Net neutrality basically means that Internet service providers and governments should treat all data on the Internet equally. Treating the Internet equally means to not discriminate or charge differentially by user, content, site, platform, application, type of attached equipment, and modes of communication. Another accepted term for net neutrality is “open internet” where you can use your internet connection for anything you wish at no additional charge and with no restrictions-??this would be a net neutral environment.
A “closed internet” is a situation where corporations can restrict what you see over an internet connection and charge for it. Regarding net neutrality in the United States, the FCC has laid out a series of rules and guidelines to follow. The four principles include accessing the lawful Internet content of their choice, running applications and use services of their choice, subject to the needs of law enforcement, connecting their choice of legal devices that do not harm the network, and competition among network providers, application and service providers, and content providers.
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This is the current law for the United States. Although some are for net neutrality, there are many users against it. A big concern in regards to net neutrality is a concern for privacy. Users think that Sips may have profit motives to analyze what their subscribers are viewing, and be able to use such information to their financial advantage. Innovation and Investment is another argument. Telecommunications providers such as telephone and cable companies, and some technology companies that supply networking gear, argue telecoms providers should have the ability to provide preferential treatment in the form of aired services.
A third argument is user welfare. Some opponents of net neutrality argue that under the ISP market competition, paid-pronunciation of bandwidth can induce optimal user welfare. Although net neutrality might protect user welfare when the market lacks competition, they argue that a better alternative could be to introduce a neutral public option to incentive competition; as oppose to enforcing existing Sips to be neutral. Another argument is counterweight to server-side non- neutrality.
Those in favor of forms of “non-neutral” tiered Internet access argue that he Internet is not fair to users. Bandwidth ability is another argument. Users argue that net neutrality would prevent broadband networks from being built, which would limit available bandwidth and also endanger innovation. A last argument is opposition to legislation. Poor legislation could make it difficult for Internet service providers to legally perform necessary and generally useful packet filtering such as combating denial of service attacks and other aspects.
As far as arguments for net neutrality, one reason is control of data. Supporters of network neutrality want to signage cable companies as common carriers, which would require them to allow Internet service providers (Sips) free access to cable lines, the model used for dial-up Internet. Another argument is digital rights and freedom. Some users argue that net neutrality ensures that the Internet remains a free and open technology. Another argument is competition and innovation.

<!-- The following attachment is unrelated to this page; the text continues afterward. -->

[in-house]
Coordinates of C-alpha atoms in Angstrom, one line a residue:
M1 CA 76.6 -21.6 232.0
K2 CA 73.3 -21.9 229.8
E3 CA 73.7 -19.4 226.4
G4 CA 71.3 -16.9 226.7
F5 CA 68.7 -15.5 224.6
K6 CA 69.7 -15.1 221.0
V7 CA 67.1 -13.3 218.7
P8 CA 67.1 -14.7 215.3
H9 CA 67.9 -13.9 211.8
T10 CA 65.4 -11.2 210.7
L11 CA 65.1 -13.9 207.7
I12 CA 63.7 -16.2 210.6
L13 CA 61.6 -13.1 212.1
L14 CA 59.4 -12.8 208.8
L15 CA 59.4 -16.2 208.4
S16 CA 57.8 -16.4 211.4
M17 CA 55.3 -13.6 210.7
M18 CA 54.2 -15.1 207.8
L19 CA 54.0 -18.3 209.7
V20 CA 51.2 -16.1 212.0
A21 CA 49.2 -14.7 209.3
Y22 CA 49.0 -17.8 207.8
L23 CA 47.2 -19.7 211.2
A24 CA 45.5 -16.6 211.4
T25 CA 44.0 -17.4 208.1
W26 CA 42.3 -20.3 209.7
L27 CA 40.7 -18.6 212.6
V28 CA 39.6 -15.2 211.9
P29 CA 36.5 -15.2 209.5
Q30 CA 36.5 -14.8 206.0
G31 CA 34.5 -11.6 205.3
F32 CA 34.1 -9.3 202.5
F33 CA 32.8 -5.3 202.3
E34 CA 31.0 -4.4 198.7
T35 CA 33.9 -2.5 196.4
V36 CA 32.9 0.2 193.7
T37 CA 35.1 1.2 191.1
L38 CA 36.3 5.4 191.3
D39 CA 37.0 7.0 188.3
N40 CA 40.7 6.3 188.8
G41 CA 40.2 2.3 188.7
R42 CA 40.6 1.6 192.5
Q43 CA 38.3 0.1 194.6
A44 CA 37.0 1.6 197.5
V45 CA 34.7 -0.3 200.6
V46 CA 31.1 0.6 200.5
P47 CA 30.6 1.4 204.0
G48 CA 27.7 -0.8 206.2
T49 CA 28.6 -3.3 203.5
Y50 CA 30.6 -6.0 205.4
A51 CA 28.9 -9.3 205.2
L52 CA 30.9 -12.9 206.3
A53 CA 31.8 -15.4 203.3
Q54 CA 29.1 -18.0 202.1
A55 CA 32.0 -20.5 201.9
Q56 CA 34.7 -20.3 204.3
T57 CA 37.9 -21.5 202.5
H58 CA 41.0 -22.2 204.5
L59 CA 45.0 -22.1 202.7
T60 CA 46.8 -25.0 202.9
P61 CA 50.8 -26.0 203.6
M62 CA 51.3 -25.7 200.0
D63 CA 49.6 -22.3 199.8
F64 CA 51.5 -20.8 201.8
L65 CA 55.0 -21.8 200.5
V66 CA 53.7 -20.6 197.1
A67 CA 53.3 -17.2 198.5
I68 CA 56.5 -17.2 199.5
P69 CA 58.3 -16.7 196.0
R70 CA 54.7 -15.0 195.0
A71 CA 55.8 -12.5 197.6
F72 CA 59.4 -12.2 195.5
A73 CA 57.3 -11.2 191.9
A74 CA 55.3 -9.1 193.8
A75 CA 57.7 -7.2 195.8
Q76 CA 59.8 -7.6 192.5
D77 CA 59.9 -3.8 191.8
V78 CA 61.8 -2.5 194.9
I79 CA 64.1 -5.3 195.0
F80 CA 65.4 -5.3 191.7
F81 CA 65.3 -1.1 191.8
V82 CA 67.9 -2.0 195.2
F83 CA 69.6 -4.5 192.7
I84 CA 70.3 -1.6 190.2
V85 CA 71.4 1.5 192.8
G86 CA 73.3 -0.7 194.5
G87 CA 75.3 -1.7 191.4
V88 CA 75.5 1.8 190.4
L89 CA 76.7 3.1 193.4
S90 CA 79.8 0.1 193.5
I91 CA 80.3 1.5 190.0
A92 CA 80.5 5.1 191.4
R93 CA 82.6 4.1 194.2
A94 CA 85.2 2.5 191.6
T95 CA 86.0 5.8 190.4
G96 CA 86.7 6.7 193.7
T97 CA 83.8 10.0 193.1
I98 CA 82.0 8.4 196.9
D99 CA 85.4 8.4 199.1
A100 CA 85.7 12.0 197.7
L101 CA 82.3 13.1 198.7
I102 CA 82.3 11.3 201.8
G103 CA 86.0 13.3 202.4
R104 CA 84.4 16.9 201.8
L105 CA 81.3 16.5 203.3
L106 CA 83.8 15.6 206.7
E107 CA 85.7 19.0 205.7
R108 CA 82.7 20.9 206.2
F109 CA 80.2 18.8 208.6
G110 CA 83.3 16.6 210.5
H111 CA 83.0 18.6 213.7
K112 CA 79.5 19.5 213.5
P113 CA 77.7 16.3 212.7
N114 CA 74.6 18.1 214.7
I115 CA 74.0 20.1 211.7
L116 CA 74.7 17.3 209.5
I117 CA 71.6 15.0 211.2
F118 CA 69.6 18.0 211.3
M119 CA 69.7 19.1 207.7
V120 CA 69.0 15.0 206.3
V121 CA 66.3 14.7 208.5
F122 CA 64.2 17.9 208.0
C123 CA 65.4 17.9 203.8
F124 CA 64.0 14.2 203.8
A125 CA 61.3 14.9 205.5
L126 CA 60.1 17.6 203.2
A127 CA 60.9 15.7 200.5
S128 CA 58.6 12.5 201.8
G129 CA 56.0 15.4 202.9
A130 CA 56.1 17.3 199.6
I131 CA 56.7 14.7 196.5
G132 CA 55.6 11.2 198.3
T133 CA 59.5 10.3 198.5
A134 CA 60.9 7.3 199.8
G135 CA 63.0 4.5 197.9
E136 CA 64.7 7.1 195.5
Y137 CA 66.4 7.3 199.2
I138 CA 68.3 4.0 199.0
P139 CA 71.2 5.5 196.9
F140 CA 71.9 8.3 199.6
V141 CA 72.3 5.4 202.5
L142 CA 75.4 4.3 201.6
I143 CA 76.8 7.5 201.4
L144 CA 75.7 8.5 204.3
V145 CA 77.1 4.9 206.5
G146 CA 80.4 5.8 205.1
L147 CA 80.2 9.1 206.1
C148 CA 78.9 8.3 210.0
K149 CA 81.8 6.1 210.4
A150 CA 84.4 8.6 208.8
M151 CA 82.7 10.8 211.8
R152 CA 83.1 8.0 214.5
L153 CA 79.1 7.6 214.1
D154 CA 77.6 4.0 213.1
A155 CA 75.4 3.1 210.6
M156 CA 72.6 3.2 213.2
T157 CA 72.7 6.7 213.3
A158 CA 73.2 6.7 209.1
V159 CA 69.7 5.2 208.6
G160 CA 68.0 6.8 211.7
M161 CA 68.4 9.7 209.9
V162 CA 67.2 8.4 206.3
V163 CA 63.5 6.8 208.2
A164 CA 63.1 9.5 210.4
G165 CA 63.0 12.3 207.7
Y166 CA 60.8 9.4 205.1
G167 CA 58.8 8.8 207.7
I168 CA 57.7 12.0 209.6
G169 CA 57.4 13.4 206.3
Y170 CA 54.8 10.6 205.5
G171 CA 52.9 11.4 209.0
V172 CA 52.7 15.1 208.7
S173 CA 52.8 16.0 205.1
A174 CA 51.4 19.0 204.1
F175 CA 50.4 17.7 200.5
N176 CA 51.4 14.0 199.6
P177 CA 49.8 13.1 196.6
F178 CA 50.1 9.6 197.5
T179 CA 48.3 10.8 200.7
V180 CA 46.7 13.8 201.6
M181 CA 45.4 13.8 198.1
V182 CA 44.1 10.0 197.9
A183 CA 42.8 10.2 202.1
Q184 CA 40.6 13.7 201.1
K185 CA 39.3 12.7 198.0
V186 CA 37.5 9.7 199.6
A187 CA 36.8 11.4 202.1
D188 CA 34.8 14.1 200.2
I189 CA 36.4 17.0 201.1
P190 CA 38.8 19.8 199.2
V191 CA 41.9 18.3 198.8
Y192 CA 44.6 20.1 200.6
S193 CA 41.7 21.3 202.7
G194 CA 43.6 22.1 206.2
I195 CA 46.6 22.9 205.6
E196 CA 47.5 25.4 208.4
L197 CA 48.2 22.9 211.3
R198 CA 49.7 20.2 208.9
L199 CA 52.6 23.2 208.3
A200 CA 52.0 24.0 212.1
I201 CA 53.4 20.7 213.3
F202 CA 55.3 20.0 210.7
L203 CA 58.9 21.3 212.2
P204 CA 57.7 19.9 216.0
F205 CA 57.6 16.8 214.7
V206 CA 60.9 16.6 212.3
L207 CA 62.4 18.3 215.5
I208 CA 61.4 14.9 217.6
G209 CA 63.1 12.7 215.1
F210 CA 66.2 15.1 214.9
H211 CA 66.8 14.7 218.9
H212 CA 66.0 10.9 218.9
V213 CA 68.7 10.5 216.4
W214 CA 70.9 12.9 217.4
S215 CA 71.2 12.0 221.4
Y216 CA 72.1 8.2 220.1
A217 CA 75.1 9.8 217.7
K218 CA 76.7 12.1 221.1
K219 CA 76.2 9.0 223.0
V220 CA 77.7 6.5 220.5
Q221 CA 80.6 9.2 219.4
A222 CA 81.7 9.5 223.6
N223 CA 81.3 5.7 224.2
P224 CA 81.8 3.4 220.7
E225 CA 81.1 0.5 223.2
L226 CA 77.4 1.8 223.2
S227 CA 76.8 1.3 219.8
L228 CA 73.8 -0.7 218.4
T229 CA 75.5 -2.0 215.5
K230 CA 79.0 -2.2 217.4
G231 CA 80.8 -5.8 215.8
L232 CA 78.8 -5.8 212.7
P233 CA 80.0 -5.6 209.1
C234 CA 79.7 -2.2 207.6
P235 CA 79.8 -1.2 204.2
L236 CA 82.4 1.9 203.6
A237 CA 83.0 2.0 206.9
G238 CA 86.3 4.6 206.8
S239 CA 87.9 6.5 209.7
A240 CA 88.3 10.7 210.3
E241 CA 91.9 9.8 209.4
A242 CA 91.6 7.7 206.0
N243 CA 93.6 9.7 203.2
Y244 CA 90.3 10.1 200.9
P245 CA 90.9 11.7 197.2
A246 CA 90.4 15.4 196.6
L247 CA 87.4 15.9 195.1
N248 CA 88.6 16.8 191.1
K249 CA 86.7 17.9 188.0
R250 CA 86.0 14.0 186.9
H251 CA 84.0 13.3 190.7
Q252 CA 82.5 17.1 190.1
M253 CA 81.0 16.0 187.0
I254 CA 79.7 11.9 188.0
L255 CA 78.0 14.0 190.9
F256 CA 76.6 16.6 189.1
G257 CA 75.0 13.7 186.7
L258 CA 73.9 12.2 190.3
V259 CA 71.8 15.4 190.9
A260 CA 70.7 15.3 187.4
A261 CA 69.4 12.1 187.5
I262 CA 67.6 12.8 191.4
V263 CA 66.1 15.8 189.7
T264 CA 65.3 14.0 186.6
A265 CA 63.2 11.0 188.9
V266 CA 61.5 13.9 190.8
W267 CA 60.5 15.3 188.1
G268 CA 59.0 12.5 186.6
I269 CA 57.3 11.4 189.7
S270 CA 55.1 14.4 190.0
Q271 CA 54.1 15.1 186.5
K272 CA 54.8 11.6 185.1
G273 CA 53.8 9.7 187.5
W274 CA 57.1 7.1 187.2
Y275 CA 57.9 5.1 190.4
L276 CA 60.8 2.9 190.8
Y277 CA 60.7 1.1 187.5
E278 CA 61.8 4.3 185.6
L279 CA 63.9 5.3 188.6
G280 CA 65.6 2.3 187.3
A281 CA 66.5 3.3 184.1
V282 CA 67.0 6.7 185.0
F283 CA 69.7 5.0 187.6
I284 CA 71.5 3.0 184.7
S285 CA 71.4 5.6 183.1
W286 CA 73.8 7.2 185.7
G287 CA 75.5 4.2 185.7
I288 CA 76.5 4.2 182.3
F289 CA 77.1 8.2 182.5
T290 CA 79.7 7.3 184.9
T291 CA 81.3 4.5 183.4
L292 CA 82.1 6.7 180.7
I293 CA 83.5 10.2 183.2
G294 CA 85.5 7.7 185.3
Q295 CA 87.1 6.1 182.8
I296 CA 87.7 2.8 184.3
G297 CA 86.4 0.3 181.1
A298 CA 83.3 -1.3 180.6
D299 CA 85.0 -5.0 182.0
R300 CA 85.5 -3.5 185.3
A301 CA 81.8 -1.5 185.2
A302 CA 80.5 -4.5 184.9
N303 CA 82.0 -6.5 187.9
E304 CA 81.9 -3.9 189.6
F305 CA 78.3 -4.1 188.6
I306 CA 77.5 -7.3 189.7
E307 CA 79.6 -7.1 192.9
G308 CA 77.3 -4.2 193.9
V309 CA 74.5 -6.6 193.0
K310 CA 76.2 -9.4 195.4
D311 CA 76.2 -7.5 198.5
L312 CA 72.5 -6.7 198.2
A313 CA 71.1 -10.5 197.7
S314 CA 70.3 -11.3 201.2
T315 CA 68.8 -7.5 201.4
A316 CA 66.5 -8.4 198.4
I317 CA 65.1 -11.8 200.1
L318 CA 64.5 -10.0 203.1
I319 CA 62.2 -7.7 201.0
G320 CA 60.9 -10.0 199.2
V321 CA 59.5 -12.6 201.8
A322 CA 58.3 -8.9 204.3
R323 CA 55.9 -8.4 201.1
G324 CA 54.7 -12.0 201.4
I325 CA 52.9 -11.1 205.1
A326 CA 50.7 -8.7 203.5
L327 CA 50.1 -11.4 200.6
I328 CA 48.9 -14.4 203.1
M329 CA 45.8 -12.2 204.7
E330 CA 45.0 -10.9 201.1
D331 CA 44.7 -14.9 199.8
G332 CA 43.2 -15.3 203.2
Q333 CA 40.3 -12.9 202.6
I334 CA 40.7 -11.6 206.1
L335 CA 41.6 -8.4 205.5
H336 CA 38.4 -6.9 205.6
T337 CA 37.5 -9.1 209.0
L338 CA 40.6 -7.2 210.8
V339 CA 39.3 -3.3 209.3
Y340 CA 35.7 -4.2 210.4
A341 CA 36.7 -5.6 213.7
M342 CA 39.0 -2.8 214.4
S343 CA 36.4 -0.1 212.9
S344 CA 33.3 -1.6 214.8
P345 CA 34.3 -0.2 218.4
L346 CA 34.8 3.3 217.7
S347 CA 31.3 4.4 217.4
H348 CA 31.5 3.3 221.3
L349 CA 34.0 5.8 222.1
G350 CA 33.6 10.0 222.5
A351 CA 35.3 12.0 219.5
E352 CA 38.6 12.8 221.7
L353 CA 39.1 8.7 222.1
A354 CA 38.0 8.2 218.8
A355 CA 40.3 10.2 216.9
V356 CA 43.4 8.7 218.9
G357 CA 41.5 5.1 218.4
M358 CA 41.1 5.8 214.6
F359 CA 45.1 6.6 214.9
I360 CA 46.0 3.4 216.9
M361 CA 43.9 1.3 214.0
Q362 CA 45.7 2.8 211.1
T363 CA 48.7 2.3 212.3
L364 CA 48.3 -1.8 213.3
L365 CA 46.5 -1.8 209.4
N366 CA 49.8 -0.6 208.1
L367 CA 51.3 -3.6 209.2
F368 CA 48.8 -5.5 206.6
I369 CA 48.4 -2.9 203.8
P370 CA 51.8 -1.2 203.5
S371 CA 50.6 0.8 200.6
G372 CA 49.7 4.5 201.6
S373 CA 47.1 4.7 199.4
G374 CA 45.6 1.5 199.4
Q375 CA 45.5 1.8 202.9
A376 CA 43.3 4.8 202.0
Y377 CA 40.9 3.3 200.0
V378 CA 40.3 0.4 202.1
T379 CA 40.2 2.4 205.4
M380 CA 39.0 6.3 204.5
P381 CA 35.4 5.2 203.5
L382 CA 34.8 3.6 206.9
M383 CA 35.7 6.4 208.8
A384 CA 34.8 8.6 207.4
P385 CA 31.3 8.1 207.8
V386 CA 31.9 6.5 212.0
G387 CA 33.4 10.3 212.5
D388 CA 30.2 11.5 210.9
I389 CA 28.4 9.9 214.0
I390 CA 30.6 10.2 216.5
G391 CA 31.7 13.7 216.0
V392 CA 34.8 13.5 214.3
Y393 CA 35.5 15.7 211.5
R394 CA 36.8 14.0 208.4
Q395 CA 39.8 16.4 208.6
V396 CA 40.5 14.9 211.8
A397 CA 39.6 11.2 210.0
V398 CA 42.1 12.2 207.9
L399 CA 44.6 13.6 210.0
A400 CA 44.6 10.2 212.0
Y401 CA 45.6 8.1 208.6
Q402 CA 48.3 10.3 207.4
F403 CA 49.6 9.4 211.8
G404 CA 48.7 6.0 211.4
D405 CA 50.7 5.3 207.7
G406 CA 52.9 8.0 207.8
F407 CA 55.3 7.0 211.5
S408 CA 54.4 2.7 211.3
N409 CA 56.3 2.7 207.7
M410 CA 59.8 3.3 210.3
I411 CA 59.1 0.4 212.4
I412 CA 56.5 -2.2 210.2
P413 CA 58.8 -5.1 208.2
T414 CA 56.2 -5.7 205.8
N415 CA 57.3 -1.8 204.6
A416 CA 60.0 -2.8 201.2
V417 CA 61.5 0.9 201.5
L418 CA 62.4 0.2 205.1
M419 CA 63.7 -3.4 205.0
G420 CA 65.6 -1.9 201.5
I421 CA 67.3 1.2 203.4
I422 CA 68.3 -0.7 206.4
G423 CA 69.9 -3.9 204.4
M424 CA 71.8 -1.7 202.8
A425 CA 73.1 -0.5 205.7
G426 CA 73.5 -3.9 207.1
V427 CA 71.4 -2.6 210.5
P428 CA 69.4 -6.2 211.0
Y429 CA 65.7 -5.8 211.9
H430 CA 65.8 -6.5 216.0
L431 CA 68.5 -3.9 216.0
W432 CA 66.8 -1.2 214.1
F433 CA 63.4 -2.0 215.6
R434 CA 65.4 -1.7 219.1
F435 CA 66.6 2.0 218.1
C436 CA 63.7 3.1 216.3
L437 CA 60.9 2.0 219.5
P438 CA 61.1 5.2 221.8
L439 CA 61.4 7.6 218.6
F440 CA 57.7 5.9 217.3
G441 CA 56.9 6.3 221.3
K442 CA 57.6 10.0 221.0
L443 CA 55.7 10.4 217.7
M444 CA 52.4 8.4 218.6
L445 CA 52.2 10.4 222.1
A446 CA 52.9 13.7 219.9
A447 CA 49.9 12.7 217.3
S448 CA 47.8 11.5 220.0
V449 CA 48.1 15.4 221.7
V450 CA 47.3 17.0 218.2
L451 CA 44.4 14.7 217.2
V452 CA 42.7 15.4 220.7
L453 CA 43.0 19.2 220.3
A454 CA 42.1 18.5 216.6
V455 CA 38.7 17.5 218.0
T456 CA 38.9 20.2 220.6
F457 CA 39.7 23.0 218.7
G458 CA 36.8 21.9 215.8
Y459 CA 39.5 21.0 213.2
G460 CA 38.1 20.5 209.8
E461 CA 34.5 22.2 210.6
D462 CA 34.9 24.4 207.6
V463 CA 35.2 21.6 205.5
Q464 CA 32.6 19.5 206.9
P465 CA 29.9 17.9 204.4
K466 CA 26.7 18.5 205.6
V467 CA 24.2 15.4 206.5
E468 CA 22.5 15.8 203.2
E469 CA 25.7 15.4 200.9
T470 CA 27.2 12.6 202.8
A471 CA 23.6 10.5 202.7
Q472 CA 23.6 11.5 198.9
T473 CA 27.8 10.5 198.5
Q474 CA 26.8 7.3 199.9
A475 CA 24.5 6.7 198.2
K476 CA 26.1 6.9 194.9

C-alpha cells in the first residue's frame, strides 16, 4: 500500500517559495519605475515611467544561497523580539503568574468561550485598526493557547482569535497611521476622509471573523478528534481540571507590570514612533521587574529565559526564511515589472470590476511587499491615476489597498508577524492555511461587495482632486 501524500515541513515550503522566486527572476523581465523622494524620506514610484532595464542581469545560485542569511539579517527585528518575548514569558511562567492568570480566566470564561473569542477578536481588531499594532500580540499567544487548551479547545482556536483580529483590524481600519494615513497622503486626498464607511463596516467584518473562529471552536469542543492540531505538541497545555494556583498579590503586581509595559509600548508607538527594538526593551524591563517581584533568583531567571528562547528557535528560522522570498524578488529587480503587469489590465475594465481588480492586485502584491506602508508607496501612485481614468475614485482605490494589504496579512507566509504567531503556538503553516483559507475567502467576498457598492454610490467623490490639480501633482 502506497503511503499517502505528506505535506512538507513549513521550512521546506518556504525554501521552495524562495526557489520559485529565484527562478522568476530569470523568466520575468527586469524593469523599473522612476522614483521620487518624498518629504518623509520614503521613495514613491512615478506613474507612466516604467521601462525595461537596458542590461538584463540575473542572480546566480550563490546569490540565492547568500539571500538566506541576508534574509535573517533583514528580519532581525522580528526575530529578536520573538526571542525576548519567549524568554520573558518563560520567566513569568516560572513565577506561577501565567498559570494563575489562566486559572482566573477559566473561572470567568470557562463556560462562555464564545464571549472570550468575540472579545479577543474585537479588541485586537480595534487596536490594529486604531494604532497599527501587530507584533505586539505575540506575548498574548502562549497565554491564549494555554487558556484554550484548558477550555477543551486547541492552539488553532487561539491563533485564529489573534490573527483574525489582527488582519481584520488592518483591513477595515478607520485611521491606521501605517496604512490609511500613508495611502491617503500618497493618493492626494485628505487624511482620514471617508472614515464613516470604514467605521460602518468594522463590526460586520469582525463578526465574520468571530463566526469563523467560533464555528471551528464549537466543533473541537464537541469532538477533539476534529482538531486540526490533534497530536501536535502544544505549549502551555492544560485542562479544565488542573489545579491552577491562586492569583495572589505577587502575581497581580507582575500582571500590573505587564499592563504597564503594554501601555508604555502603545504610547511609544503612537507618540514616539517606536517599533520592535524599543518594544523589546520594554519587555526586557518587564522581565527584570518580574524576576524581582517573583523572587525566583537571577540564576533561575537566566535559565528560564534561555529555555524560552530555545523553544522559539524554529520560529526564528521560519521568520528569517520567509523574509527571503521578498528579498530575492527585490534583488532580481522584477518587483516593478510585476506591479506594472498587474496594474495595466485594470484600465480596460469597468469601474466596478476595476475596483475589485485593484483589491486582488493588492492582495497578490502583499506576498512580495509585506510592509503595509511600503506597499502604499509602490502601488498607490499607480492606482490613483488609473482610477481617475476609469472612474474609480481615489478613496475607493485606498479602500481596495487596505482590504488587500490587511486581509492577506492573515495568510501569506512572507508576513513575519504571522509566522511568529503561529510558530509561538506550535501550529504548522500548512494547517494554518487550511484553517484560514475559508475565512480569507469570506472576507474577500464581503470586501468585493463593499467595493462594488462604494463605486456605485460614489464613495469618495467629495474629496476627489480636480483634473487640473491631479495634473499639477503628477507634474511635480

Proponents of net neutrality argue that allowing for preferential treatment of Internet traffic would put newer online companies at a disadvantage and slow innovation in online services. Preservation Internet standers is another argument. Users for net neutrality have sponsored legislation claiming that authorizing incumbent network providers to override transport and application layer separation on the Internet would signal the decline of fundamental Internet standards and international consensus authority. Preventing pseudo-services is another argument for net neutrality.
Users argue that any violations to network neutrality will not involve genuine investment but rather payoffs for unnecessary and dubious services; they believe that it is unlikely that new investment will be made to lay special networks for particular websites to reach end- users faster. A last argument for net neutrality is end-to-end principle. Users in favor argue that network intelligence doesn’t relieve end systems of the requirement to check inbound data for errors and to rate-limit the sender or for a wholesale removal of “intelligence” from the network core.
In my opinion, I am for net neutrality. I believe the government as well as Internet service providers should treat all Internet users equally. I do not think it is fair for a service provider to customize certain web ages to make it appeal to the user based off of the sites the user has visited. Even when I am using the Internet, I do not like when options on my sidebar or random ads pop up Just because I visited a certain site that is similar to the ads that appear.
It also is a little bit eerie to me when I see ads that are similar to the sites I have seen. I should be able to visit whatever site I want to visit without having some pop up ad trying to steer me to a different site that is alike. Although I am for net neutrality, I do understand the reasoning behind users who are against net neutrality. As far as intention and innovation, I understand that net neutrality would be considered an unfair business model.
I think it is a positive that businesses want to strive to the top and offer more components and options to buyers. But I think it is taking it too far when businesses get to the top by controlling out Internet, so to speak. Internet users should be able to view sites without having to worry about the Internet taking your information from search engines and using it to their advantage. I see both sides of the argument, but I believe there is more information to back up people who are for net neutrality. (1 ,002 words)